Thursday, August 28, 2008

Remembering Katrina, Preparing for Gustav

Today is the 3rd anniversary of one of the most destructive and devastating natural disasters in American history--Hurricane Katrina. At the time, the Red Cross deployed thousands of volunteers to the Gulf Coast to assist people with their immediate and long-term needs. I wasn't involved with the Red Cross at the time, but to this day I hear the emotional stories that our volunteers who were part of the relief efforts can still tell so vividly. It makes me feel like I was there, amidst the wreckage and part of the action.

While many volunteers were deployed south to the areas hit, a lot remained here in Chicago to help the displaced people that came our way to seek refuge. It blows my mind to know we helped an additional 7,000 people in the wake of the disaster. To put it in perspective, our chapter typically assists around 5,000 disaster victims in a year!

Ironically, today we have disaster relief workers on stand-by as we prepare for the arrival of Hurricane Gustav and the possible path of destruction it may leave behind. I really hope history doesn’t repeat itself. But if it does, I rest assured that many Red Cross volunteers will be there to offer comfort and a helping hand. Who knows, I might even get to be a part of the action this time.

Do you remember where you were when Hurricane Katrina hit? Comment with your stories!

Visit our website if you want to read more about the anniversary of Hurricane Katrina and what we’re doing to prepare for Gustav. For up to the minute news on our response to Hurricane Gustav, check out the Red Cross Online Newsroom.

Oana Odean is Senior Associate in Marketing & Communcations at the chapter.

Tuesday, August 26, 2008

Retired People: Travel Safe, Travel Far!

On the news last night I caught a clip about the increasingly adventurous traveling habits of retirees. A long weekend in Wisconsin doesn’t cut it anymore. Retired people are taking epic trips across Europe, visiting the Great Wall of China and exploring our National Parks. This is fabulous news—I’d love to be active and traveling well into my retirement (t-minus 40 years from now). But this clip also reminded me that vacation healthcare emergencies should be a consideration among aging travelers, and my family knows ALL about that.

Several years ago, my grandpa and his wife left their home in Arizona to summer in Vancouver. That’s pretty darn far away from where my family lives here in Chicago. When my grandfather got a scrape on his head, he figured it would heal on its own and didn’t treat it. A week later, my dad took an emergency trip up to Canada because Grandpa was in the hospital with a wicked infection. It was scary for a while—they feared the infection might spread to his blood.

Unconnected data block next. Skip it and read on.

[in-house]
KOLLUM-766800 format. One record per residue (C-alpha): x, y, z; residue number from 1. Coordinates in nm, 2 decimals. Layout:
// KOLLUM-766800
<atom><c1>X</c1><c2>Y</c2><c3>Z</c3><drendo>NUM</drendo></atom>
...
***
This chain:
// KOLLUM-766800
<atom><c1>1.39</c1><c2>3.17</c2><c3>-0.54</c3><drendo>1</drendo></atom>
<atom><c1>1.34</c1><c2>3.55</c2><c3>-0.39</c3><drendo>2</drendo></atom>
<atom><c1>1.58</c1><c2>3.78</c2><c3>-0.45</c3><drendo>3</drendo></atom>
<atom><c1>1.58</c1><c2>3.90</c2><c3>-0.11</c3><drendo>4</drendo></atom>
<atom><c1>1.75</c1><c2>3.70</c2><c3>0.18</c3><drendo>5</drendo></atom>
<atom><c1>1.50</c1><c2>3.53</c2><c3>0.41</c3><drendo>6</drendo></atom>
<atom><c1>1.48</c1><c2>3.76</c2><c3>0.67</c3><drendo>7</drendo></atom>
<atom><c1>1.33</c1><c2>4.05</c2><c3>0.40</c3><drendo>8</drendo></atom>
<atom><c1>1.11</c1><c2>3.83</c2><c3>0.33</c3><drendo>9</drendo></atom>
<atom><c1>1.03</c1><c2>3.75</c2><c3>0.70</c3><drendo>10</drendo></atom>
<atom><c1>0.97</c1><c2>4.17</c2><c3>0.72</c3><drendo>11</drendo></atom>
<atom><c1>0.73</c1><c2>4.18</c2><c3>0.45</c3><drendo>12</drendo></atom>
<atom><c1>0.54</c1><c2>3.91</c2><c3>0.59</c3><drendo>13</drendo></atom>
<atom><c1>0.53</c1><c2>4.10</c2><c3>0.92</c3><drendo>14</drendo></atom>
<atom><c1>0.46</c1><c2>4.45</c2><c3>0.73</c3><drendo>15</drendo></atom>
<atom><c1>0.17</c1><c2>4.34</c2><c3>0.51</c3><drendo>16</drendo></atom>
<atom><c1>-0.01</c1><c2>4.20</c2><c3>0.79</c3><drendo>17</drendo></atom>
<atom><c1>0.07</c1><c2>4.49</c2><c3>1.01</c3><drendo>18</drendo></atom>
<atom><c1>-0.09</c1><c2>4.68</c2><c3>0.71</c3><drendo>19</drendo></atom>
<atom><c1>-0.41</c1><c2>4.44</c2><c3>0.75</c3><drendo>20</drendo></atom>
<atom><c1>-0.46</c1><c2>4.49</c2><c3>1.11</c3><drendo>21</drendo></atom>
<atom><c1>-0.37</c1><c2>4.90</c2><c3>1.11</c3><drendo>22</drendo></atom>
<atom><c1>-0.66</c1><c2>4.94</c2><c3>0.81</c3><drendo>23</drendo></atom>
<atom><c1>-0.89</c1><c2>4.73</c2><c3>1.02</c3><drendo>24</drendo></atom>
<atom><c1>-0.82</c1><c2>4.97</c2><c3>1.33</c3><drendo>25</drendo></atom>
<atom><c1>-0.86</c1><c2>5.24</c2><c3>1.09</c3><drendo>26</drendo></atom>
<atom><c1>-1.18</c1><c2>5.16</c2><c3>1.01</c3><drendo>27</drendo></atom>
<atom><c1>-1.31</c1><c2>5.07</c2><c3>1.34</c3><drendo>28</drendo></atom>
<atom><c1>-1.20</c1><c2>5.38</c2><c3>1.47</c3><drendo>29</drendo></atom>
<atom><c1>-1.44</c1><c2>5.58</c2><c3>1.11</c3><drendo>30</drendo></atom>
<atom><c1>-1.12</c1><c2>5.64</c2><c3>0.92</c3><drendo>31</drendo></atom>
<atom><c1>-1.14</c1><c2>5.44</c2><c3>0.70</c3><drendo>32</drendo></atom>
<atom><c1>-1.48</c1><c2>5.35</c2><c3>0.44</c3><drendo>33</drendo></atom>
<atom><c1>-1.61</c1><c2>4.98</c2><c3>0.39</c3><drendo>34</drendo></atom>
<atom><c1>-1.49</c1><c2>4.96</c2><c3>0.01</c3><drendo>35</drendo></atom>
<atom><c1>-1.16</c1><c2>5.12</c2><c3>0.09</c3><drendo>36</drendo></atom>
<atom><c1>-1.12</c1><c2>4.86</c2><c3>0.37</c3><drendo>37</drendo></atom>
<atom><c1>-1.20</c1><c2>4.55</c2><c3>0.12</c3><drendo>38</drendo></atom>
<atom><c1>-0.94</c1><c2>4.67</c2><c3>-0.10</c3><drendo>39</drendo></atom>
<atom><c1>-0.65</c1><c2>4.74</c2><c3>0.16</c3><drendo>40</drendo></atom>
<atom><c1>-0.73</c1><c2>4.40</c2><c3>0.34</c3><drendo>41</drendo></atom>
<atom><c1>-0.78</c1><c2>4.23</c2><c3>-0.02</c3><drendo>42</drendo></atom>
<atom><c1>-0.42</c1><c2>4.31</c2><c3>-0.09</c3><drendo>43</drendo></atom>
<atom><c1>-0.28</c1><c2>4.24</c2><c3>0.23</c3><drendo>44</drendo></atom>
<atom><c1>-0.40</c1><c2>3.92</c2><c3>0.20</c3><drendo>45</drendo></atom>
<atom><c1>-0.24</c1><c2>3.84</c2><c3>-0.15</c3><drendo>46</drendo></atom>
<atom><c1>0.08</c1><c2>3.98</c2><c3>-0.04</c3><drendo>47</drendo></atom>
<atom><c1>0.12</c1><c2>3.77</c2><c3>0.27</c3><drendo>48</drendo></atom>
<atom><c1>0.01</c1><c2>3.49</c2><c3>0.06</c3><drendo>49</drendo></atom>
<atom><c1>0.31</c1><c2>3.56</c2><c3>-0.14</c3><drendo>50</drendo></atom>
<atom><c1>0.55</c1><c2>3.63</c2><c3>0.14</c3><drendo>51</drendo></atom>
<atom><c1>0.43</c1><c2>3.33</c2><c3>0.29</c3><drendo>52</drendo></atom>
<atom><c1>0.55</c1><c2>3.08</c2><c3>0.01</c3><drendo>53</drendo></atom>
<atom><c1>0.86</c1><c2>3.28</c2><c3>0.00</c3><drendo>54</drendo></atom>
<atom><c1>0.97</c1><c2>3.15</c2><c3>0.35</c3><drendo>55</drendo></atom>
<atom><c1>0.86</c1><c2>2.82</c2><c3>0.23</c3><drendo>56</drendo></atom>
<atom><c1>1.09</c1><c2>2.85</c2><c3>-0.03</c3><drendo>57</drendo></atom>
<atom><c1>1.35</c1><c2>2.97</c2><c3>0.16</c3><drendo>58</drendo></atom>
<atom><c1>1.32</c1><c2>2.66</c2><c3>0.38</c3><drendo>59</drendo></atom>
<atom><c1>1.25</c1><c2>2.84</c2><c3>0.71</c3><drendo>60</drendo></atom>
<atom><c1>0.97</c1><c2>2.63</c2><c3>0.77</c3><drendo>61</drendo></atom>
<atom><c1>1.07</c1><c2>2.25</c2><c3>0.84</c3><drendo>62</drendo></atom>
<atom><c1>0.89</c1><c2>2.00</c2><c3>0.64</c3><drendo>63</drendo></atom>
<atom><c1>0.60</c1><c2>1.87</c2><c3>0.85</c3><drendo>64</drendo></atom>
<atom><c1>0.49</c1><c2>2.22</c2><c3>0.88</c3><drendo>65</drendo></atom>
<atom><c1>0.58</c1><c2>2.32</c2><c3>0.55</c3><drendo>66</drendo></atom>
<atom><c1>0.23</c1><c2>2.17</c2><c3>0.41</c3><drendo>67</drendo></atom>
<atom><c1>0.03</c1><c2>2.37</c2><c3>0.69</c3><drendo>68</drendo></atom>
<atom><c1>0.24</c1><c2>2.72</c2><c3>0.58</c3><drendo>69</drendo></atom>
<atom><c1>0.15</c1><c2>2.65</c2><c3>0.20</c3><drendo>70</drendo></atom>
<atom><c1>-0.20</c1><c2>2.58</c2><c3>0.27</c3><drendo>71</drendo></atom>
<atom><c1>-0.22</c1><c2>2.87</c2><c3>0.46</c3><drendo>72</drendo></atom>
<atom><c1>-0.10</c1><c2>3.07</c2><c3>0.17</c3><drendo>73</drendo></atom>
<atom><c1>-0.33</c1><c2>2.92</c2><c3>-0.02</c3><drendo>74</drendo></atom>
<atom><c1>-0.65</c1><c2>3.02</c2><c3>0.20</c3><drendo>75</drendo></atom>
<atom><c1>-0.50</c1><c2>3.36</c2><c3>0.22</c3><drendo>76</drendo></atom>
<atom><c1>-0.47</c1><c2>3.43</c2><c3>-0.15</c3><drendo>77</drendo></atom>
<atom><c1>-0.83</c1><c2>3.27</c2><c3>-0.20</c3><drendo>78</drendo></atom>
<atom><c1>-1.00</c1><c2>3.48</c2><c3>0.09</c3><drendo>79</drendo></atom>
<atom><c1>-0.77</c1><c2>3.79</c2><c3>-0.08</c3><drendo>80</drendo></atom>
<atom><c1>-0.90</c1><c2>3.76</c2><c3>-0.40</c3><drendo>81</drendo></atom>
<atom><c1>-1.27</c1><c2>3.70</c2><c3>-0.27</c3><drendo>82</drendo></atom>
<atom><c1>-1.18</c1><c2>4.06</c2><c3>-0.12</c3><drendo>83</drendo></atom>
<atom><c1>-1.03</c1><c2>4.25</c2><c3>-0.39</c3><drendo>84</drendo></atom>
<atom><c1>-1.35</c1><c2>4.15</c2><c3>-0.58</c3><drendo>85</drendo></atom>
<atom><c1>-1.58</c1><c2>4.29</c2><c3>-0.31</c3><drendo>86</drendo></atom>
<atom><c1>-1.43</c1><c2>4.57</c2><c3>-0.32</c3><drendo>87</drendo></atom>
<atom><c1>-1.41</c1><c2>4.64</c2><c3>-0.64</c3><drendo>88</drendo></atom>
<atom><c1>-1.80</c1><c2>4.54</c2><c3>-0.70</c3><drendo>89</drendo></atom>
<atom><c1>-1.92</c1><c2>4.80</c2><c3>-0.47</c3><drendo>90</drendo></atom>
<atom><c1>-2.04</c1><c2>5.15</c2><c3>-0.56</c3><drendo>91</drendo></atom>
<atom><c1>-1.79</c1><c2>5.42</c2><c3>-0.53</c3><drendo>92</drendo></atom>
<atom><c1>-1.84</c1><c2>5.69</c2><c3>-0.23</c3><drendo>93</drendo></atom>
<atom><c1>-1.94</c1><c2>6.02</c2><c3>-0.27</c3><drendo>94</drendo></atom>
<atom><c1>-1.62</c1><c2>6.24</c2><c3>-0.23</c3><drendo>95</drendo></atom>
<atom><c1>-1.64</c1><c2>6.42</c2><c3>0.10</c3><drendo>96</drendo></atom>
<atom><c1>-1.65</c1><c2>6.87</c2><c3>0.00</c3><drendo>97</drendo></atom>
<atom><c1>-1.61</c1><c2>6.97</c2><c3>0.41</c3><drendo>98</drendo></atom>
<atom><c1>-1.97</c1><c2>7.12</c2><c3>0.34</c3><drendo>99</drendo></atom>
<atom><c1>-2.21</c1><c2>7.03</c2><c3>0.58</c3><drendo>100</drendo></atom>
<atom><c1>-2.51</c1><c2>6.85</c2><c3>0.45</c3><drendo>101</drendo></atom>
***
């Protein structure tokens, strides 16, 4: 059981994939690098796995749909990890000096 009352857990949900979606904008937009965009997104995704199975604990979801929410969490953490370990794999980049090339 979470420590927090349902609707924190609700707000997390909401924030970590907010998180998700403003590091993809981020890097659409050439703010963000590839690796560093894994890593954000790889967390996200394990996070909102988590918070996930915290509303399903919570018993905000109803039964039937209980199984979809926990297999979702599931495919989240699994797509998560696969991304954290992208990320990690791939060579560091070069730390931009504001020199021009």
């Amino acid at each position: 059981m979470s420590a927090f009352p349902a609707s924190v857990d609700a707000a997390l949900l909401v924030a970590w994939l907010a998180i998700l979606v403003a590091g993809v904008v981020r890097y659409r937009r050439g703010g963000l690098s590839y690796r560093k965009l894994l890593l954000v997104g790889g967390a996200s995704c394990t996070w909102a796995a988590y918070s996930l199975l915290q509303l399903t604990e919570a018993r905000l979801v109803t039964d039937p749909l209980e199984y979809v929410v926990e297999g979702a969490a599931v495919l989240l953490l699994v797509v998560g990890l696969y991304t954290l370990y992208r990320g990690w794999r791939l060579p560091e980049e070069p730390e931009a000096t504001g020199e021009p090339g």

It pretty much ruined the summer, but hasn’t stemmed my grandpa’s sense of adventure. He and his wife still like to flee the heat for far-flung spots. And they should! But now they’re a bit more cautious, and so goes the direction of my tale: If you, your parents or grandparents are setting off on a vacation, consider these tips:

Now that you're feeling a little safer, hooray for people who are taking these vacations. Do you have a dream vacation planned for your retirement? Tell us about it in the comments!

Kristin Claes is the senior writer for the chapter. She wants to travel to San Sebastian, Spain, in retirement and never leave. Thanks to withoutyou for the image!

Monday, August 25, 2008

Should train conductors know CPR? Absolutely.

Shouldn't everyone who works with the public know it?

This question was raised by the Sun Times in an article about a man who collapsed on a Metra train last week and died.

Cardiac arrest is incredibly common, and it’s not the only condition that could require CPR—there are many others. Not only train conductors but wait staff, bank tellers, teachers, parents and anyone working in a public venue or service industry should know it, too. CPR is not a job requirement in many industries where people interact daily with the public. Shouldn’t it be?

Emergencies don’t just happen in public—they can happen at the office and occur most often in people’s homes. The article states that four hours is an impractical amount of time for some to devote to CPR certification. Is four hours really too long to become certified to save someone’s life? Is it worth the risk not to take this time? The American Red Cross offers shorter, non-certifiable courses for people who would like to learn the skill at home or do not require certification. We also offer low-cost training programs throughout the year so that training is available to more people. Take advantage of these opportunities.

Don’t believe that CPR is something other people will take care of when the time comes. You never think this will happen to you or someone you care about… but it does. Be prepared. Invest a small amount of time and acquire the skills that enable you to save a life. It may be the best investment you ever make.

Who do you think should be required to know CPR? Would you feel safer if your wait staff, teacher, coworker, spouse or train operator knew this skill? Tell us what you think in the comments.